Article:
By Jane Kokernak
Paperless Parts, a Boston company founded in 2017, believes that, in manufacturing, geometry drives everything. With this belief, their team has created an advanced geometric analysis engines for 3D CAD models to serve as the foundation for Software-as-a-Service (SaaS) tools they provide to manufacturers and engineers. The tools focus on manufacturers’ ability to clearly communicate and collaborate with all stakeholders in the custom-parts manufacturing process.
The custom-parts ordering process, so important for machine shops, was a burden for many reasons. CEO and co-founder Jason Ray and his partner created a cloud-based set of tools that automates and streamlines the process. Ray explains, “This is a $20B market in the U.S., and a lot of custom-parts manufacturing is for government and military applications – it has to be precision.”
Paperless Parts gives engineers and manufacturers the ability to unlock the communication power of 3D CAD geometry at every step of the manufacturing process. They do it in a collaborative way that still meets the stringent security requirements needed for the production of defense-related items. These tools help manufacturers stay competitive.
In spring 2018, Paperless Parts hired Kaitlyn O’Donnell (Khoury ’20, computer science), their first Khoury College co-op student, in a software engineering role. In spring 2019, they hired Ryan Drew (Khoury ’22, computer science), on his first co-op, into a software engineering and development operations role. Co-founder and CTO Scott Sawyer says, “Ryan’s skill was beyond that of a typical first-time co-op seeker.”
Before joining Paperless Parts, Drew had two short-term internships in engineering and solutions architecture. He also served as a TA for Fundamentals of Computer Science I (“Fundies 1”). About his work, CEO Ray says, “Ryan is a champion, and the Northeastern co-op program has been great for us. Ryan is writing code that thousands of customers are using today.” He adds, “This is not your typical internship.”
Paperless Parts uses an agile sprint process, a combination of agile software development, focused on the customer, and deadline-driven or “sprint” time periods in which work must be completed and ready for review. CTO Sawyer, who supervises Drew, says that it “let’s you ship code frequently.” The process of getting and responding to feedback is constant, he explains.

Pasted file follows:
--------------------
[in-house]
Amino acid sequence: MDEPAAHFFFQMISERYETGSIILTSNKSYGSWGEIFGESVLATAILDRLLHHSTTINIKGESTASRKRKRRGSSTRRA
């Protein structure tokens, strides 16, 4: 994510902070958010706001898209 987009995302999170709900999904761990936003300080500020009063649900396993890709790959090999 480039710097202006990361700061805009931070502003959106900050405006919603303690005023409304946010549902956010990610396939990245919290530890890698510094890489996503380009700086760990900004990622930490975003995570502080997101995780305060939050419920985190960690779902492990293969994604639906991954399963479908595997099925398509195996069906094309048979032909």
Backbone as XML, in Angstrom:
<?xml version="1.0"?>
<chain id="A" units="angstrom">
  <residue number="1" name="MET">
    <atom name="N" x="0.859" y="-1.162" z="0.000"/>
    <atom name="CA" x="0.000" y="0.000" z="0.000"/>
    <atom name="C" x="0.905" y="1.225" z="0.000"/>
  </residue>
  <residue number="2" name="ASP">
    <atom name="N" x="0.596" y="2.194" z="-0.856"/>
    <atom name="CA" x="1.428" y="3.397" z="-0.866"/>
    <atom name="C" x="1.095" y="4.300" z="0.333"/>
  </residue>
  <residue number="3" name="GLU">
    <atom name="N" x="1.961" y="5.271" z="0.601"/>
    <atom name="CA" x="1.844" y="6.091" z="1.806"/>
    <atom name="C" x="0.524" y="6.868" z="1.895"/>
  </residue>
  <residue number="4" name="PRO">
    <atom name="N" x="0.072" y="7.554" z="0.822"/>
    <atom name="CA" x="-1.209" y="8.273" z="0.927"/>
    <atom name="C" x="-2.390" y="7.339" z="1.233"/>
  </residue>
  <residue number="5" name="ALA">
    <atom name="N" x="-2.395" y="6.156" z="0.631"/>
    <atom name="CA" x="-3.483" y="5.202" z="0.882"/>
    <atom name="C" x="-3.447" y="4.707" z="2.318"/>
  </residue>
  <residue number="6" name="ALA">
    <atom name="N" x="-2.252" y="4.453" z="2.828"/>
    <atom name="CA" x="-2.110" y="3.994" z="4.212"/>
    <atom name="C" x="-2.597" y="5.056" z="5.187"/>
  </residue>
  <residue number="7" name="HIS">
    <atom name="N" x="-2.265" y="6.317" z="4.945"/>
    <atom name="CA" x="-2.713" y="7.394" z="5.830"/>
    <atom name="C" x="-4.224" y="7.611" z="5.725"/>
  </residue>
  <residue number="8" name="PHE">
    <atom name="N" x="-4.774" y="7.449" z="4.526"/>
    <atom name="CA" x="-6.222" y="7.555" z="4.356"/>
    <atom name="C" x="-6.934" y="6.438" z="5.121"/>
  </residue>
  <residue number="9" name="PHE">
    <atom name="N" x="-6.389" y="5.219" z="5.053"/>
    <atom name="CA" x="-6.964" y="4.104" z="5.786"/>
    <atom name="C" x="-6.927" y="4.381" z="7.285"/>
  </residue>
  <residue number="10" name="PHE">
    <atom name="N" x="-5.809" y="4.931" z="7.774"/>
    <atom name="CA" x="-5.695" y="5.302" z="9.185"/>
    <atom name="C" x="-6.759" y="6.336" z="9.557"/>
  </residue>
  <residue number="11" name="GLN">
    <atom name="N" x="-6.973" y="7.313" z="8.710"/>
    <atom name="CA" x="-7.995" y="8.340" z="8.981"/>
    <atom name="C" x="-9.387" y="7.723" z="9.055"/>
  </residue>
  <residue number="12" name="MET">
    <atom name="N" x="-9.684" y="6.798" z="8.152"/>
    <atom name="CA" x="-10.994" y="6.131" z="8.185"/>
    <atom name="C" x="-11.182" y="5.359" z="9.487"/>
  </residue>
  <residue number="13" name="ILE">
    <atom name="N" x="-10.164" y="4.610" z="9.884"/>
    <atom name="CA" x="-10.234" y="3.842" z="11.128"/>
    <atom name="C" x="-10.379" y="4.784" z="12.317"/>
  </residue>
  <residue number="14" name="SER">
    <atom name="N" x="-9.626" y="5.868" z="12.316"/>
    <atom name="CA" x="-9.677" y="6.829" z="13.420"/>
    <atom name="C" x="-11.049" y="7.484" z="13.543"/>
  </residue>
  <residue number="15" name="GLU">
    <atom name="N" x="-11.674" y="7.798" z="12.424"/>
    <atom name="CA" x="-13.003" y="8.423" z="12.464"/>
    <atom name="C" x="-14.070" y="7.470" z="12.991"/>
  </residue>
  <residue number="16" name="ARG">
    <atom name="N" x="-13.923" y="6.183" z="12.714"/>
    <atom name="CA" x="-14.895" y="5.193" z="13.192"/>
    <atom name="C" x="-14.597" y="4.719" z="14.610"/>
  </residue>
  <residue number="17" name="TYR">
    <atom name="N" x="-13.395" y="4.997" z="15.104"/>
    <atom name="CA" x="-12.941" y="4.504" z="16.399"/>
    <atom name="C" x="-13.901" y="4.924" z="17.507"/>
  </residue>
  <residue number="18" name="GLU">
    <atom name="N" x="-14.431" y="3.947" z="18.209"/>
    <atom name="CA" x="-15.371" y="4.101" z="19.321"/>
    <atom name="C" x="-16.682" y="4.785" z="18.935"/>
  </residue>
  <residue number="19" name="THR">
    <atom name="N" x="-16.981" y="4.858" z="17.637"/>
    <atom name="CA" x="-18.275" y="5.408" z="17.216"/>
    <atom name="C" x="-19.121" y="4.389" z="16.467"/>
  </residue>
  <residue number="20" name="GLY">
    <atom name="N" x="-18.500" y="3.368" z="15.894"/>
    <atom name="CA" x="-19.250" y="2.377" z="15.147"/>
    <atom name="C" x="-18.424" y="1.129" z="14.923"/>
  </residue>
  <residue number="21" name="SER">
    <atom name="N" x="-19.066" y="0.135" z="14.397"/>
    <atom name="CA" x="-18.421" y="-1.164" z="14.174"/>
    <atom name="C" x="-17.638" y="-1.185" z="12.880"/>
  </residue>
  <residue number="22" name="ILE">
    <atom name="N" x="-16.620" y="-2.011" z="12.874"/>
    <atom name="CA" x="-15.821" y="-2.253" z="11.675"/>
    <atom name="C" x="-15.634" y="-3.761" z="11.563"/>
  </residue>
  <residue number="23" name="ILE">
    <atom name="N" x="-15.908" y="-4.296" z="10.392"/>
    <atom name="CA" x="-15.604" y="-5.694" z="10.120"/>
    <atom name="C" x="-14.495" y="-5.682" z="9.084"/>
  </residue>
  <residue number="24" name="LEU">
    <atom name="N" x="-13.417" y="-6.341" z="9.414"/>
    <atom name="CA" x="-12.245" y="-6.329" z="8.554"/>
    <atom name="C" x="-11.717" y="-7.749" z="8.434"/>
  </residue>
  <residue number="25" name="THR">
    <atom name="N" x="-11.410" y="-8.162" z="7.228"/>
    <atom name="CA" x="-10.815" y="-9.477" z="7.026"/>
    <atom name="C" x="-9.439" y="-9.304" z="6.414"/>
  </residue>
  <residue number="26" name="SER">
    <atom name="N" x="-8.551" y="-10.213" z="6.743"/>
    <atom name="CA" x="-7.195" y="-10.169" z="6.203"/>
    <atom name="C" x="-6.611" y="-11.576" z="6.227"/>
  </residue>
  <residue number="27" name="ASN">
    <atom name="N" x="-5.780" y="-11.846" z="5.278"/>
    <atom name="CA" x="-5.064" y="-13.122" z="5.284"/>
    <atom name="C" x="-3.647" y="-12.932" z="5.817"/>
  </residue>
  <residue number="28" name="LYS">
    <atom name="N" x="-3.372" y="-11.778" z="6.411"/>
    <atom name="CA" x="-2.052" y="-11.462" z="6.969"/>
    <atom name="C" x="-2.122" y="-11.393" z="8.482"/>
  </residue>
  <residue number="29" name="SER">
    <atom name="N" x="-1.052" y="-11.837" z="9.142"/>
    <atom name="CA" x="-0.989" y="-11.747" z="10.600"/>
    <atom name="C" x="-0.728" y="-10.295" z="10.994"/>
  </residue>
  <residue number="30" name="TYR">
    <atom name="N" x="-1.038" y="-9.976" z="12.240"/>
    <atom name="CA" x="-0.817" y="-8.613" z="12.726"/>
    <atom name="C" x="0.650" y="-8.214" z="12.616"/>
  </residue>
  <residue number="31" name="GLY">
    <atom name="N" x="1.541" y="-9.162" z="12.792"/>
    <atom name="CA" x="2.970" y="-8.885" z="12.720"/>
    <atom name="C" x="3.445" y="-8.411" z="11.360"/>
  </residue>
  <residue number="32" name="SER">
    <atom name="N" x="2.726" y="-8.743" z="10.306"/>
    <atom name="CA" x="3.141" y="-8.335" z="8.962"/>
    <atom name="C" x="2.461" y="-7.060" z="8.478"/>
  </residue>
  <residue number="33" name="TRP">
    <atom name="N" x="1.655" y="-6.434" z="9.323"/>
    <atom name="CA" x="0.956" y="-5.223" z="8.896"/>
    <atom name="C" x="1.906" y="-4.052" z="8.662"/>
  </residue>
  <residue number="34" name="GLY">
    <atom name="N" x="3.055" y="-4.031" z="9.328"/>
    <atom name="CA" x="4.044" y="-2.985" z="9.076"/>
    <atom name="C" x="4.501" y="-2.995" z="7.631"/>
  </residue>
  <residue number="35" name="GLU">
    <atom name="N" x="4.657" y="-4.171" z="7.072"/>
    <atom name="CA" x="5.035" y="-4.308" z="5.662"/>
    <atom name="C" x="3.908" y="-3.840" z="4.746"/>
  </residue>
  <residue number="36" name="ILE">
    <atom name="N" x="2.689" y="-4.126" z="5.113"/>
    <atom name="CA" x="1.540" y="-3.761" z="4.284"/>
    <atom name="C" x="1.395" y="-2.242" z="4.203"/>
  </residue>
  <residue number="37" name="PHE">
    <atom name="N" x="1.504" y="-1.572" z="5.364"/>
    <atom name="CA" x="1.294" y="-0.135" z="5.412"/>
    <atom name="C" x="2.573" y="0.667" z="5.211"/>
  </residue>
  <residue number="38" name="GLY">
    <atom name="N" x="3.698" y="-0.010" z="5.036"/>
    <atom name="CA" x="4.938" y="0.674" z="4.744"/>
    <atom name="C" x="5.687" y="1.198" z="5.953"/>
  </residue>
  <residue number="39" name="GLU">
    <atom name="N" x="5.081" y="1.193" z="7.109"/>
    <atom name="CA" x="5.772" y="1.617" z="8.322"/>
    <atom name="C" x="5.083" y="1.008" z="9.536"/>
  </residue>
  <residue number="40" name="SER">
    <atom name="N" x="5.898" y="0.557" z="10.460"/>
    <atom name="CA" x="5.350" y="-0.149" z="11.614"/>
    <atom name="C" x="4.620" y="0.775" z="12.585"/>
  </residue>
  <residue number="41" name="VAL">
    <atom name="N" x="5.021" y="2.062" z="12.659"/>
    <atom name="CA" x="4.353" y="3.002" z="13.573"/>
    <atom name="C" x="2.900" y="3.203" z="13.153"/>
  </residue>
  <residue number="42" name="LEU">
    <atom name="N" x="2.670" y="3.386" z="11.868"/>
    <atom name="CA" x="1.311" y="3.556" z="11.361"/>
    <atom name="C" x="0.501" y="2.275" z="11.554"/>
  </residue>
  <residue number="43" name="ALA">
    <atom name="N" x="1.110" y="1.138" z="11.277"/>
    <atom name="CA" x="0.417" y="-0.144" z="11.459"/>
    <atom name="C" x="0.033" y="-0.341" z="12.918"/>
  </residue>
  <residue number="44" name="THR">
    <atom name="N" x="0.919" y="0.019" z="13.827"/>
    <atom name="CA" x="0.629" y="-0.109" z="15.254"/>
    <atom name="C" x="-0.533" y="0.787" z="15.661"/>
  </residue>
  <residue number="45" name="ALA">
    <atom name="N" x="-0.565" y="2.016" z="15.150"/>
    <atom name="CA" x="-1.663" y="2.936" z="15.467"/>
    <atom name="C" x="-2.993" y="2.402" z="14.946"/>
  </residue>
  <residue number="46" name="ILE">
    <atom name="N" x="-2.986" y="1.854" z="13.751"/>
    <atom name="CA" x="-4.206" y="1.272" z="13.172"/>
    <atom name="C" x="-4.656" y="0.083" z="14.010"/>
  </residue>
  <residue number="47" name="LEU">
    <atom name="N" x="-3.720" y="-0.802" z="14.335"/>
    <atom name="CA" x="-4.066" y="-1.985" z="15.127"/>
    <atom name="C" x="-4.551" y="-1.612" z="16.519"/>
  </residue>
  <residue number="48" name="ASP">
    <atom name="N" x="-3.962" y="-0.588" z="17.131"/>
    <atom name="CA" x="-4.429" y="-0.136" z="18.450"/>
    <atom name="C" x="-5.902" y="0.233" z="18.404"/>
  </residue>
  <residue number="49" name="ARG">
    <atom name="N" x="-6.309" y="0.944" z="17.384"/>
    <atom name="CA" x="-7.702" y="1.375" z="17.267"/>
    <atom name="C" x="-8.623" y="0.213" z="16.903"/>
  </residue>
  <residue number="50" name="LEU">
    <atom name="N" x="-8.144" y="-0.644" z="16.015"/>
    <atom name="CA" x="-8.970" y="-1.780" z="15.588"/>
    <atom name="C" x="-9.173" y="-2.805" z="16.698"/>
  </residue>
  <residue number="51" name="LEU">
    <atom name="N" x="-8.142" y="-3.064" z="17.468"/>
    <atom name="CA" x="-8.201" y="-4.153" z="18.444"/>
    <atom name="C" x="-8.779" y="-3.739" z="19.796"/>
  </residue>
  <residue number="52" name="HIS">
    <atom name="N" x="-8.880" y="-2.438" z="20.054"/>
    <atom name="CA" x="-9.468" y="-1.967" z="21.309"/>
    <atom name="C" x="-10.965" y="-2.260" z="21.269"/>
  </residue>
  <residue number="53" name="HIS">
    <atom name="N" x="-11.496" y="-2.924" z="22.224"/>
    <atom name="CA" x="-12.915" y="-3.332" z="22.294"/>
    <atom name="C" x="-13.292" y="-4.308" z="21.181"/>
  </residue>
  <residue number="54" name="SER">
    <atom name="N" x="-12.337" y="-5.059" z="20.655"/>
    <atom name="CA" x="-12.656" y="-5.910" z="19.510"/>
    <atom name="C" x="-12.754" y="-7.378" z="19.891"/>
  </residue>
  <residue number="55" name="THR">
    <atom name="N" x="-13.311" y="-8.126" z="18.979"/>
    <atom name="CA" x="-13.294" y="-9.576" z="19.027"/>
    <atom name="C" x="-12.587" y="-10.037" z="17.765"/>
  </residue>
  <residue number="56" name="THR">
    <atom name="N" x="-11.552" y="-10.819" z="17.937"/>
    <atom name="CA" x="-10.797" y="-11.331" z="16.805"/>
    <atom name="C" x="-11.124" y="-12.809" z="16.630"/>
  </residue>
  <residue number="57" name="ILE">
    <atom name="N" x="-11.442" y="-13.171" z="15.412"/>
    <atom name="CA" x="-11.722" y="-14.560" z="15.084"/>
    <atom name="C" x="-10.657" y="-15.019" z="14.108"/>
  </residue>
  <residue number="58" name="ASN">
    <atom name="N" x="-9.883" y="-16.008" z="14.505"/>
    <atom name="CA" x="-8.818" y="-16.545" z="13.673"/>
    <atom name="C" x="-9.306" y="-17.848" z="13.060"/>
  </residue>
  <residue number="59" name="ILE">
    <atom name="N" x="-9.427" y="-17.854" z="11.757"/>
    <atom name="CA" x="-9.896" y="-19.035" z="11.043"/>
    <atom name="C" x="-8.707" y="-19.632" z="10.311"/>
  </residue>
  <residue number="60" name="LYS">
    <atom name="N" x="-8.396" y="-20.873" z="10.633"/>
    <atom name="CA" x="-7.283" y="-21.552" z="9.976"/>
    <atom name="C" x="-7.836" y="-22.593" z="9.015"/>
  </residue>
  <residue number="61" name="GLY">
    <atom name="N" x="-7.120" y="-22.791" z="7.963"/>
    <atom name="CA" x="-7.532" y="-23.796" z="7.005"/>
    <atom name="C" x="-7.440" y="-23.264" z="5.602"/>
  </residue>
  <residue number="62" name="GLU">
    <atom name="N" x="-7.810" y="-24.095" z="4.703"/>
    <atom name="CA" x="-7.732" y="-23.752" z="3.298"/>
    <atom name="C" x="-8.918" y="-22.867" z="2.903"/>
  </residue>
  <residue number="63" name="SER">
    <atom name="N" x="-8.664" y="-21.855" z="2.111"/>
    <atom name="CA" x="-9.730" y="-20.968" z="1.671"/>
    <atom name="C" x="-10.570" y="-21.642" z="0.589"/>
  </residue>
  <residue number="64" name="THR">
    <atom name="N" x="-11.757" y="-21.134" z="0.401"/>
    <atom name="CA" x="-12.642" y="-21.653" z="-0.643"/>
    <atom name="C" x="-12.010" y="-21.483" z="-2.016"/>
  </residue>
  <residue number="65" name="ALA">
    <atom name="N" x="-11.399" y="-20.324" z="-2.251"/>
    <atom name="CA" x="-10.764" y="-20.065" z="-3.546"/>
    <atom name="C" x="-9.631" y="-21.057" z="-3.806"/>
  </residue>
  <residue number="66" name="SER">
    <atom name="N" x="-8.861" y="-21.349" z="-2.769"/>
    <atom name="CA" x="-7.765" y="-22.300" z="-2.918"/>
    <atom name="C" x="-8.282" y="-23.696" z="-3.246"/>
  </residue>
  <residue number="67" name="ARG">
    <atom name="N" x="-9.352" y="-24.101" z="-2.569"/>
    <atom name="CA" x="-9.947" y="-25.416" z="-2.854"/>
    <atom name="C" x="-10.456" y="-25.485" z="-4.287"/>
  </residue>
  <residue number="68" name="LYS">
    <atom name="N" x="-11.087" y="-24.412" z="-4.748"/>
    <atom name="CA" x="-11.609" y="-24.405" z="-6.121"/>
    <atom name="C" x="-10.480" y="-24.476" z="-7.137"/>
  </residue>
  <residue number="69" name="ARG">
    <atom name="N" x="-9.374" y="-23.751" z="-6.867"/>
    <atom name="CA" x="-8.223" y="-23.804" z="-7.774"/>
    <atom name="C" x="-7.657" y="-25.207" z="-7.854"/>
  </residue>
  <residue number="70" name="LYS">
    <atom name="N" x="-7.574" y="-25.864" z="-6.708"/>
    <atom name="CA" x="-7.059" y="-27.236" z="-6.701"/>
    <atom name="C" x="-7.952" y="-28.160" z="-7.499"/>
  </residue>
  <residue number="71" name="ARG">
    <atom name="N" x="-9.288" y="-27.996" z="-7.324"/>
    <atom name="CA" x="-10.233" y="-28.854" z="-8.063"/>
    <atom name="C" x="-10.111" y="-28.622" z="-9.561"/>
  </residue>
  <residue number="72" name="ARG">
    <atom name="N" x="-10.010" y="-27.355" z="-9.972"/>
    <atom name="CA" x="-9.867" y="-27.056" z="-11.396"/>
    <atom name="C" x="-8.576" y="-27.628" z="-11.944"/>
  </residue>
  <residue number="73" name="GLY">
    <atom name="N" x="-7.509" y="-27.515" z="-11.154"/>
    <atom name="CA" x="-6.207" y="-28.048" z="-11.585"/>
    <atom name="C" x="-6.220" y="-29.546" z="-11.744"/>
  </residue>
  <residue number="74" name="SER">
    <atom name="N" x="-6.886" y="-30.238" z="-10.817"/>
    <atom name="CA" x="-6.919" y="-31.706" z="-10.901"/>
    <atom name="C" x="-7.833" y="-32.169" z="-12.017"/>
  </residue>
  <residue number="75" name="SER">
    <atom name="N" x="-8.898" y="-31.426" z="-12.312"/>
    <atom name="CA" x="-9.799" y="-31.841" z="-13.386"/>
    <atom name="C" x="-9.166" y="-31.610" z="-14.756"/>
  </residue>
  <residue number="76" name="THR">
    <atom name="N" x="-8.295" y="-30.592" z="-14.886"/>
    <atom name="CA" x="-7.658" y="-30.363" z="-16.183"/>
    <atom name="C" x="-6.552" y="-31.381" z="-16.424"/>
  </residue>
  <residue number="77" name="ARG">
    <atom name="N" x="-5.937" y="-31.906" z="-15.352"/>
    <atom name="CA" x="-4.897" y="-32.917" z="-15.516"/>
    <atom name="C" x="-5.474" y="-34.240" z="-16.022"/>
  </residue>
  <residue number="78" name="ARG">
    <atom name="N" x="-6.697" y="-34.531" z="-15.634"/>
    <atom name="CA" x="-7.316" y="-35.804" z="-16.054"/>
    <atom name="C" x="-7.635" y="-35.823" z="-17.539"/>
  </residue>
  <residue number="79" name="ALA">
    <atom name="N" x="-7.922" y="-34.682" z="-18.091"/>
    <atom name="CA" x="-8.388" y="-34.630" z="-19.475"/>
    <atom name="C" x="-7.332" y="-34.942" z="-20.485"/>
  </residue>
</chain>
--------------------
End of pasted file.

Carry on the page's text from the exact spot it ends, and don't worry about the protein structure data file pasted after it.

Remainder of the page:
About his experience at Paperless Parts, Drew says, “Being on a real development team is different from school.” As a member of the team, Drew “takes on tasks all across the product,” he says. He has enjoyed building the system by “turning code into what you see,” he explains, and making it more efficient, winnowing a 50-second operation to 13 or 14 seconds.
Co-founder Sawyer applauds Drew’s impact on the system. “The way he manages the Rainforest platform,” says Sawyer, “has improved our QA, or quality assurance – we now crowdsource the testing.” Drew, reports Sawyer, “created all these tests that run automatically.”
Paperless Parts has 15 employees, including the co-op position. In filling staff positions, they look for mechanical and software engineers, as well as physics majors.
Sawyer and Ray agree that they expect – and get – a lot from their co-ops: “Our approach is to throw them into a deep end and give them the help they need – they figure it out,” Sawyer says matter-of-factly.
In reflecting on his Paperless Parts co-op experience, Drew says, “I’m now at a much better place in my software engineering abilities than I expected to be at this point.” At the same time, he most values the lessons he has learned about communication. At the quickly growing startup, he has gained from the small, intimate environment and the feeling of commitment that comes from what he describes as being “dedicated to the team.” Also, he adds, “Delivering stuff on deadline is a great experience.”